Poverty appears to be becoming the norm in society with more families than ever forced into financial hardship by the rising price of essentials such as gas and electricity.
The Consumer Credit Counselling Service this week warned that 6.2 million UK households are financially vulnerable. Some 4.3 million households have no savings at all, so that losing a job or a massive increase in bills could push them into a debt spiral.
Financial Services Authority figures also suggest the number of homeowners in financial distress stands at 1.2 million, more than one in 10 of all mortgage holders.
Adding to the woes are figures from the Department of Energy and Climate Change showing that by 2009, 5.6 million households were in fuel poverty, where energy bills total a tenth or more of total household income. Analysts say things could get a lot worse with more fuel cost rises expected from energy providers.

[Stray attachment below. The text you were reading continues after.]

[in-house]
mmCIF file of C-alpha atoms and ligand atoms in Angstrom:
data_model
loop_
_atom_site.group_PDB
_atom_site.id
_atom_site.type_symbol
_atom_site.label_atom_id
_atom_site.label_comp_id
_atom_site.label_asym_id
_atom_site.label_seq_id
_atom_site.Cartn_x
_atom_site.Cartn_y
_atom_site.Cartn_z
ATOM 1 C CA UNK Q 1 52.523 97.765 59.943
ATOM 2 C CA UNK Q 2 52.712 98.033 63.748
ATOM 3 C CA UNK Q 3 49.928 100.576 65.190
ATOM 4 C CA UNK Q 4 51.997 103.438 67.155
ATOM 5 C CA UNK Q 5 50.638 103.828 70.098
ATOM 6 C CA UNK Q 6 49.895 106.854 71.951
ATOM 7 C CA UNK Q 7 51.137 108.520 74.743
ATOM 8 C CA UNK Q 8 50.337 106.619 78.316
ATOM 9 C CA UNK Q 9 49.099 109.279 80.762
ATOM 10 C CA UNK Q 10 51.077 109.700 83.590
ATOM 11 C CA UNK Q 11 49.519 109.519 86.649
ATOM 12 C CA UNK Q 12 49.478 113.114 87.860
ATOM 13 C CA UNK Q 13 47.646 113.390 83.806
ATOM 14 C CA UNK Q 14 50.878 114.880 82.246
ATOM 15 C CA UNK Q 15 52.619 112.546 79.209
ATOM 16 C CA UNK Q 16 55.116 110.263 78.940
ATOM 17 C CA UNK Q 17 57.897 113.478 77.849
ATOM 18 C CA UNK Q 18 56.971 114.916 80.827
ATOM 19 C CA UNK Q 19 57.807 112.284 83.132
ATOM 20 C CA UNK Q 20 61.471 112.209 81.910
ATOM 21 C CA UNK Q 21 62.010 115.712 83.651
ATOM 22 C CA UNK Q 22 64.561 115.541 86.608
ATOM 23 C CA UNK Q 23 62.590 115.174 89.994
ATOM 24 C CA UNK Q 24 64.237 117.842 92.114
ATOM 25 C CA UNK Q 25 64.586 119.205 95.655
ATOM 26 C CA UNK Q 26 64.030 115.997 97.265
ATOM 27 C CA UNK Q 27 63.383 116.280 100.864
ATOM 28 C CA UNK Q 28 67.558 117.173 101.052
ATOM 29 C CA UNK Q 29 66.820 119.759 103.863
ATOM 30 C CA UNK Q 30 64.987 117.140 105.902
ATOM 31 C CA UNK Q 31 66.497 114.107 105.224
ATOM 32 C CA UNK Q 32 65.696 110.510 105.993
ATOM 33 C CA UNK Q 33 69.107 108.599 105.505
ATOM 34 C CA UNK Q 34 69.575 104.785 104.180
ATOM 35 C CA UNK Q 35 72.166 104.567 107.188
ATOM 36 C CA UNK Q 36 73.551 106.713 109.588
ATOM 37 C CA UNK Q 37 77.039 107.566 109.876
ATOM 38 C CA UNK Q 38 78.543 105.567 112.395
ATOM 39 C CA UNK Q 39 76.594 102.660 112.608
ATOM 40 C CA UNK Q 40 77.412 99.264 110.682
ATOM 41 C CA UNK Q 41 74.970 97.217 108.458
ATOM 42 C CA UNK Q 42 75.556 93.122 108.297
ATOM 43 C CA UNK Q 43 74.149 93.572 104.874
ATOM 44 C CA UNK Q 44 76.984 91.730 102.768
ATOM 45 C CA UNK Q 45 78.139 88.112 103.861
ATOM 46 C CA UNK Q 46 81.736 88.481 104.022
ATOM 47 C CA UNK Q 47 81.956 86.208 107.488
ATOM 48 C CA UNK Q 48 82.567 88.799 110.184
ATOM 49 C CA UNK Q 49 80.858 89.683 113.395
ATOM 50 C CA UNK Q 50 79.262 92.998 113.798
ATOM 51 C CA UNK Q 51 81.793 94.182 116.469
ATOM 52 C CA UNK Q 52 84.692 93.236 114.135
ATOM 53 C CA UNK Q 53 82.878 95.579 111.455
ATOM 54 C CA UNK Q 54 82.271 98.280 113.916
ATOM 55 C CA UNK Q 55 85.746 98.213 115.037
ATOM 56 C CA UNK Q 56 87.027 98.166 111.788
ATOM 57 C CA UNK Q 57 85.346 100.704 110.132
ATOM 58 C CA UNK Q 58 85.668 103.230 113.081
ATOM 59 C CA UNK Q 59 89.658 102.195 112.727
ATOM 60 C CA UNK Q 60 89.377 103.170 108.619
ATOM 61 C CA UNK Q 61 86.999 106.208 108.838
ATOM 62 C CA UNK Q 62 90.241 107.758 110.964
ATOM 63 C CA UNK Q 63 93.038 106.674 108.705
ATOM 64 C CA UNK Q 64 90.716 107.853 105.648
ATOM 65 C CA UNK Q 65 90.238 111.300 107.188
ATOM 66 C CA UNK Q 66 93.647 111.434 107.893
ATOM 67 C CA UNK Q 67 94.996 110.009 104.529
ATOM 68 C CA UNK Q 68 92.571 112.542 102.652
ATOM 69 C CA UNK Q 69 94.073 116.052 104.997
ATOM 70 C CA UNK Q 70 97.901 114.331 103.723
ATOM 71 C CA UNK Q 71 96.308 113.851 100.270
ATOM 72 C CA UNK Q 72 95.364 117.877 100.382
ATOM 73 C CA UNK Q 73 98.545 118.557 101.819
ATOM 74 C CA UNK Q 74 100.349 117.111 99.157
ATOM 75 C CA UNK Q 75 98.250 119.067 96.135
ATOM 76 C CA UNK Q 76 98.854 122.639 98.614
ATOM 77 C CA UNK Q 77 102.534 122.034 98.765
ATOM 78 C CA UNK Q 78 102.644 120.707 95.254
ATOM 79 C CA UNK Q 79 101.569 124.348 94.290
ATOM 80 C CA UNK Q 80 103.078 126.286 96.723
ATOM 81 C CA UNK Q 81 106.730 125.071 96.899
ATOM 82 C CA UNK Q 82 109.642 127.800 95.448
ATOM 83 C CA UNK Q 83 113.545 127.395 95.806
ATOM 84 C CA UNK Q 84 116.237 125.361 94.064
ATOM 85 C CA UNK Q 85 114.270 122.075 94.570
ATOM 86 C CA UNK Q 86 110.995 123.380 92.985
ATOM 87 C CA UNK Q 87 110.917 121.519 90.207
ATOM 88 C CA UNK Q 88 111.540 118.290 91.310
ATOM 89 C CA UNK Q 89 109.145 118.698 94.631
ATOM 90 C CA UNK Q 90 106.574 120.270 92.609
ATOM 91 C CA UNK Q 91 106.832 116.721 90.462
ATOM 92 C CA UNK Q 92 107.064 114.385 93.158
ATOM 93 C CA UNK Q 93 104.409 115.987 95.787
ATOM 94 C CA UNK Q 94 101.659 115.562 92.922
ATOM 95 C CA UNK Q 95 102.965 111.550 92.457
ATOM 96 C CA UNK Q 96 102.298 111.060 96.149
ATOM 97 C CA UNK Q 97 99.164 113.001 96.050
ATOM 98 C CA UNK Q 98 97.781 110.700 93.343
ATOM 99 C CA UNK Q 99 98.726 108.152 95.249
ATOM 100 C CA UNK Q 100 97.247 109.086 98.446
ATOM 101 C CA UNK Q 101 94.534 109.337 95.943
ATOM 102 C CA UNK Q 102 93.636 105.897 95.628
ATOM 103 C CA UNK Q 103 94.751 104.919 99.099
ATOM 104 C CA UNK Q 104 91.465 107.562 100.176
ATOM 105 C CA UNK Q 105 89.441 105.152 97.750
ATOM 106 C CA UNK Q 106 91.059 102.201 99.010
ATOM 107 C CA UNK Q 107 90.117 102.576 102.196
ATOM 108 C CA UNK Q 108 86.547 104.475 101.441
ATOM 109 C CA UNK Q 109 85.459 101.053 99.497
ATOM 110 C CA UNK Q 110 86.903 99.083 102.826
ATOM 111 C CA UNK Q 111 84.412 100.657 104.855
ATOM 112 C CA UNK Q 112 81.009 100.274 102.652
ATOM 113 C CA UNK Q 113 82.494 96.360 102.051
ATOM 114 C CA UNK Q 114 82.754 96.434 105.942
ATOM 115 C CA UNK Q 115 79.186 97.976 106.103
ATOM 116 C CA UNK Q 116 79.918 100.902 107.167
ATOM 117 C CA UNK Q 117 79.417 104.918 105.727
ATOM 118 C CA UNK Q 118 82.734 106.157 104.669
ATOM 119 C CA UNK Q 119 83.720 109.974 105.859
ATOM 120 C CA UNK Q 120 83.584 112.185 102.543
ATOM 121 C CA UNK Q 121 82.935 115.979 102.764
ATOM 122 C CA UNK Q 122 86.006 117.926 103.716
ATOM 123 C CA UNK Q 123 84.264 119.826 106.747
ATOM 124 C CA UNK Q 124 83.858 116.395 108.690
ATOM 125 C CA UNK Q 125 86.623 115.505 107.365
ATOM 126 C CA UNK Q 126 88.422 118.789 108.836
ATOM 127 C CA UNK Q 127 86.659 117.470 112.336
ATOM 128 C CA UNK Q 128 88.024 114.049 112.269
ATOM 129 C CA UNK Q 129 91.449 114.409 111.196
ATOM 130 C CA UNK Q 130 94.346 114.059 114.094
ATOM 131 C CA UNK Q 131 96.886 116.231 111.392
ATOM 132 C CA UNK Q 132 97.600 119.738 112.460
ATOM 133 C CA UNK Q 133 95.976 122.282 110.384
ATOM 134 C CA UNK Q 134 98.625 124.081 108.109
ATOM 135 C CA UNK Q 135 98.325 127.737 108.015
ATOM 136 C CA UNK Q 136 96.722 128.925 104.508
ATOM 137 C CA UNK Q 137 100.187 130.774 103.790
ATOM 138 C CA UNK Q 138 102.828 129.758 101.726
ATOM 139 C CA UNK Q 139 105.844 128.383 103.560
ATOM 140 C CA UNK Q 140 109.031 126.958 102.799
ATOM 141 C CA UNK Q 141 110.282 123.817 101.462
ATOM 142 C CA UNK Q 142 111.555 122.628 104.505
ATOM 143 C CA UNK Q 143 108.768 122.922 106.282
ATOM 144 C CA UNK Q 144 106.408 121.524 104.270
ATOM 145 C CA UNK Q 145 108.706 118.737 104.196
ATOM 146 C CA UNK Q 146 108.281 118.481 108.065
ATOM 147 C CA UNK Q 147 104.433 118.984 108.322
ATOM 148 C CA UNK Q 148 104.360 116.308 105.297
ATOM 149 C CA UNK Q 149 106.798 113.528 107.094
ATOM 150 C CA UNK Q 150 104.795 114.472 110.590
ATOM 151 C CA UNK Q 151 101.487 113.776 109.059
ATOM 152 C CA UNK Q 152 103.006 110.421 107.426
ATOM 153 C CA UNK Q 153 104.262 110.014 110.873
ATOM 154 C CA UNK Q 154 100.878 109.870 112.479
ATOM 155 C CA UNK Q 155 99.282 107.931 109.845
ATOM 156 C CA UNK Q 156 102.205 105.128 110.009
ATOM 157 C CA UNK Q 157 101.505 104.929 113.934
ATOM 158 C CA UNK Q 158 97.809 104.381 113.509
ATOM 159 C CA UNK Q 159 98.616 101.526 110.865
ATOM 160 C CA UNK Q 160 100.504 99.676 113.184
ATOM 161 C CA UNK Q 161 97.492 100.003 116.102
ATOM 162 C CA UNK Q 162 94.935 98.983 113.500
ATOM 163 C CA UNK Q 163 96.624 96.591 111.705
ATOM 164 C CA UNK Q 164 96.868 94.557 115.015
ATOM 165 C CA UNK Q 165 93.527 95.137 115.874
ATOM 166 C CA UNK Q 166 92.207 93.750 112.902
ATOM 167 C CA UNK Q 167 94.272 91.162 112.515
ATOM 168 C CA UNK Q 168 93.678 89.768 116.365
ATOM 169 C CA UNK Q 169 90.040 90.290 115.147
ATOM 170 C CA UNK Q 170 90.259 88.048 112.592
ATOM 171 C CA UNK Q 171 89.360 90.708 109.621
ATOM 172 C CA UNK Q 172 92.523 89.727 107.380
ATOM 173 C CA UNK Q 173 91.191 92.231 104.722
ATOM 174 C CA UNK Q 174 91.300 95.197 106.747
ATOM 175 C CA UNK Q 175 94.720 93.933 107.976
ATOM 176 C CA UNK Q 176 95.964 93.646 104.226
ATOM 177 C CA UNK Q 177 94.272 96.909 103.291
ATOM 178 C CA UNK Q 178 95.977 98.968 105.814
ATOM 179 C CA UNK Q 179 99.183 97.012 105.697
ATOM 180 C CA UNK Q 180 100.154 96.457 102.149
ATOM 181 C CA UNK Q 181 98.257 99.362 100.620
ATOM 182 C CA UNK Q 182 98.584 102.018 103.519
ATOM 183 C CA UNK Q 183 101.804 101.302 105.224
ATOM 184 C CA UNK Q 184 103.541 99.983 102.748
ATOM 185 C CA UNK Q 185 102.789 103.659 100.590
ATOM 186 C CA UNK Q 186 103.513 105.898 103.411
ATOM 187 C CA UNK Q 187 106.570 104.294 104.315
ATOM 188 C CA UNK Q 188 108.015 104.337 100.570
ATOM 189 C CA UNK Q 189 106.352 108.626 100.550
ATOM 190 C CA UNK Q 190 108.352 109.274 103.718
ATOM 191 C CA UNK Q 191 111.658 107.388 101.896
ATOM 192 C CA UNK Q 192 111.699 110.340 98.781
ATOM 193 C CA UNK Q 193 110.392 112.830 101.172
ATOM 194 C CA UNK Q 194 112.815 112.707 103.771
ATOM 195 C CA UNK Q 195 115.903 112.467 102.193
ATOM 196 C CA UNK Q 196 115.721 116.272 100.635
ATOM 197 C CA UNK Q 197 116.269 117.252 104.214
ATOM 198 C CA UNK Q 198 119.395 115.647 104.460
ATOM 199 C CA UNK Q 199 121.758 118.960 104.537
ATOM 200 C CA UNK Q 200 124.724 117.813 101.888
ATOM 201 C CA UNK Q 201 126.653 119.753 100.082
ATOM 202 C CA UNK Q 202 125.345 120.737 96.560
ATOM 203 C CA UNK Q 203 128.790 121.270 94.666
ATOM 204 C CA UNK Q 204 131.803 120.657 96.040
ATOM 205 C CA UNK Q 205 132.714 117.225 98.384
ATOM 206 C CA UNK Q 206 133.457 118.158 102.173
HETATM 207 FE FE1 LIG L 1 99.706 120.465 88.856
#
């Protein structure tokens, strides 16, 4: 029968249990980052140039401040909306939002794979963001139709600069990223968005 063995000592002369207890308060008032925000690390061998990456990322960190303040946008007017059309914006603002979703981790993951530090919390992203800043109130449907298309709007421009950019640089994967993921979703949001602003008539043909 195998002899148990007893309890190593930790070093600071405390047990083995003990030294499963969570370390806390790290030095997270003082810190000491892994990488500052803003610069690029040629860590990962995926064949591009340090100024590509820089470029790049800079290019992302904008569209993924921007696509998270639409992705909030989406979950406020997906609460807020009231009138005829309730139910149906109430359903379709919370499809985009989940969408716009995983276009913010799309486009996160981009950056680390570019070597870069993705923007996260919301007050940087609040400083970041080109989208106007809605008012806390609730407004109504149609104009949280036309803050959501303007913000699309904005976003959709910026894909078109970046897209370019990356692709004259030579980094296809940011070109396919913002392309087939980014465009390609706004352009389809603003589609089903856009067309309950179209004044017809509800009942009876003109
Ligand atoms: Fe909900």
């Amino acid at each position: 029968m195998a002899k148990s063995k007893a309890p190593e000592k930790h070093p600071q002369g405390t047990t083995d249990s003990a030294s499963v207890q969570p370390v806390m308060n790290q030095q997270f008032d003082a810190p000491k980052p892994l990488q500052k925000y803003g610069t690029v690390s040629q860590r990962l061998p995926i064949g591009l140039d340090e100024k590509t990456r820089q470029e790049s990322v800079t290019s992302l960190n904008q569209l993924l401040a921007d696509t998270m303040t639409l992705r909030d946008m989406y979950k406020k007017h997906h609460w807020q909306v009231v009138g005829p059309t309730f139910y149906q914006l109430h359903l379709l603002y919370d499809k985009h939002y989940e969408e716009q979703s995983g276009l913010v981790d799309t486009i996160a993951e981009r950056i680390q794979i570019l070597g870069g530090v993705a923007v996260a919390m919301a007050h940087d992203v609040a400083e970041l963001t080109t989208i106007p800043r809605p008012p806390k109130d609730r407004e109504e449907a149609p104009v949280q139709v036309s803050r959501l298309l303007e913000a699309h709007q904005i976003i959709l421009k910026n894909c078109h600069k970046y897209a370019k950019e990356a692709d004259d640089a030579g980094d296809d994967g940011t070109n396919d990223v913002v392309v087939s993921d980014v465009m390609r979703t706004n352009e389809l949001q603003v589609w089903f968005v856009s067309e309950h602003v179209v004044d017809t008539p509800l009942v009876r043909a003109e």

The whole sorry mess means financial planning has never been more important and getting the right advice is crucial. But finding decent advice looks set to be more elusive than ever.
The financial industry has been working for years towards new rules, known as the Retail Distribution Review, designed to give consumers clearer advice. The new regime – which will include the scrapping of confusing commission charges – is due to be introduced at the end of next year, but a Treasury Select Committee has today called for it to be put back by 12 months.
This seems a nonsense. The industry has had long enough to plan for the changes. Delaying the new system will create confusion among consumers. I trust the Financial Services Authority will ignore the Treasury's proposal and continue to work towards introducing the new advice regime as soon as possible.Reuse content